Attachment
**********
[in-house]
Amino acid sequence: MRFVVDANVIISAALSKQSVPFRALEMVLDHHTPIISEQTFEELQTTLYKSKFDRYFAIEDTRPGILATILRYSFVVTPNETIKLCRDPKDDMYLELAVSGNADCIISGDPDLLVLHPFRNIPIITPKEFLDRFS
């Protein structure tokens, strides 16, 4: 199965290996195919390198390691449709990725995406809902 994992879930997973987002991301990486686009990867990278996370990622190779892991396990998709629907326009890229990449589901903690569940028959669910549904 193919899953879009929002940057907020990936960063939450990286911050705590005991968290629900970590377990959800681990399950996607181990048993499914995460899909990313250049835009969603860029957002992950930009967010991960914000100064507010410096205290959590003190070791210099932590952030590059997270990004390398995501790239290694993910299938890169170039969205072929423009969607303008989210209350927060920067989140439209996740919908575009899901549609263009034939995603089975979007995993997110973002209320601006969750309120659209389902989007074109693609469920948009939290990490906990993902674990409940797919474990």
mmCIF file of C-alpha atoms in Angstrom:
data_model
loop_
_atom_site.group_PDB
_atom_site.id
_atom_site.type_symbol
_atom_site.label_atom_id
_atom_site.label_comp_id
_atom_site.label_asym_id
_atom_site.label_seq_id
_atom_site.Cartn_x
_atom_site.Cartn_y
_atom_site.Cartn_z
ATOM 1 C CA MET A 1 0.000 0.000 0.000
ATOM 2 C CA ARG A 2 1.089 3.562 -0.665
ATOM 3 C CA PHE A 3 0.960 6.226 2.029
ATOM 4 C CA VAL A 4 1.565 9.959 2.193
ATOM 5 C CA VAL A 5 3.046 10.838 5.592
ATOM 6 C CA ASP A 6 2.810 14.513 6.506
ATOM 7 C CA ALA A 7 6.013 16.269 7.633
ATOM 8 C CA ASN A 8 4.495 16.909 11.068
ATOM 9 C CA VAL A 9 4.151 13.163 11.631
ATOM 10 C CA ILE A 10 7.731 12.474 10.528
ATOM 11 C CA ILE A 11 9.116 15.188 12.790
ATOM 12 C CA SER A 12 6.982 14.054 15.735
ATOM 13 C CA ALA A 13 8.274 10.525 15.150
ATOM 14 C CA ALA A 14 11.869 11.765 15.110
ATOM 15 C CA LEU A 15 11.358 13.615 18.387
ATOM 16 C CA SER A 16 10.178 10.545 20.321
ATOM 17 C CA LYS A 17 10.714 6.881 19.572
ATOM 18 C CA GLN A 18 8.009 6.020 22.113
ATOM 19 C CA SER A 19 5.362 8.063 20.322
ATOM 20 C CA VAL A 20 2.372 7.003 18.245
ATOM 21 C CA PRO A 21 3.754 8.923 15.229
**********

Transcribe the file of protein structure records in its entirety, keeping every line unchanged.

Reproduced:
[in-house]
Amino acid sequence: MRFVVDANVIISAALSKQSVPFRALEMVLDHHTPIISEQTFEELQTTLYKSKFDRYFAIEDTRPGILATILRYSFVVTPNETIKLCRDPKDDMYLELAVSGNADCIISGDPDLLVLHPFRNIPIITPKEFLDRFS
């Protein structure tokens, strides 16, 4: 199965290996195919390198390691449709990725995406809902 994992879930997973987002991301990486686009990867990278996370990622190779892991396990998709629907326009890229990449589901903690569940028959669910549904 193919899953879009929002940057907020990936960063939450990286911050705590005991968290629900970590377990959800681990399950996607181990048993499914995460899909990313250049835009969603860029957002992950930009967010991960914000100064507010410096205290959590003190070791210099932590952030590059997270990004390398995501790239290694993910299938890169170039969205072929423009969607303008989210209350927060920067989140439209996740919908575009899901549609263009034939995603089975979007995993997110973002209320601006969750309120659209389902989007074109693609469920948009939290990490906990993902674990409940797919474990």
mmCIF file of C-alpha atoms in Angstrom:
data_model
loop_
_atom_site.group_PDB
_atom_site.id
_atom_site.type_symbol
_atom_site.label_atom_id
_atom_site.label_comp_id
_atom_site.label_asym_id
_atom_site.label_seq_id
_atom_site.Cartn_x
_atom_site.Cartn_y
_atom_site.Cartn_z
ATOM 1 C CA MET A 1 0.000 0.000 0.000
ATOM 2 C CA ARG A 2 1.089 3.562 -0.665
ATOM 3 C CA PHE A 3 0.960 6.226 2.029
ATOM 4 C CA VAL A 4 1.565 9.959 2.193
ATOM 5 C CA VAL A 5 3.046 10.838 5.592
ATOM 6 C CA ASP A 6 2.810 14.513 6.506
ATOM 7 C CA ALA A 7 6.013 16.269 7.633
ATOM 8 C CA ASN A 8 4.495 16.909 11.068
ATOM 9 C CA VAL A 9 4.151 13.163 11.631
ATOM 10 C CA ILE A 10 7.731 12.474 10.528
ATOM 11 C CA ILE A 11 9.116 15.188 12.790
ATOM 12 C CA SER A 12 6.982 14.054 15.735
ATOM 13 C CA ALA A 13 8.274 10.525 15.150
ATOM 14 C CA ALA A 14 11.869 11.765 15.110
ATOM 15 C CA LEU A 15 11.358 13.615 18.387
ATOM 16 C CA SER A 16 10.178 10.545 20.321
ATOM 17 C CA LYS A 17 10.714 6.881 19.572
ATOM 18 C CA GLN A 18 8.009 6.020 22.113
ATOM 19 C CA SER A 19 5.362 8.063 20.322
ATOM 20 C CA VAL A 20 2.372 7.003 18.245
ATOM 21 C CA PRO A 21 3.754 8.923 15.229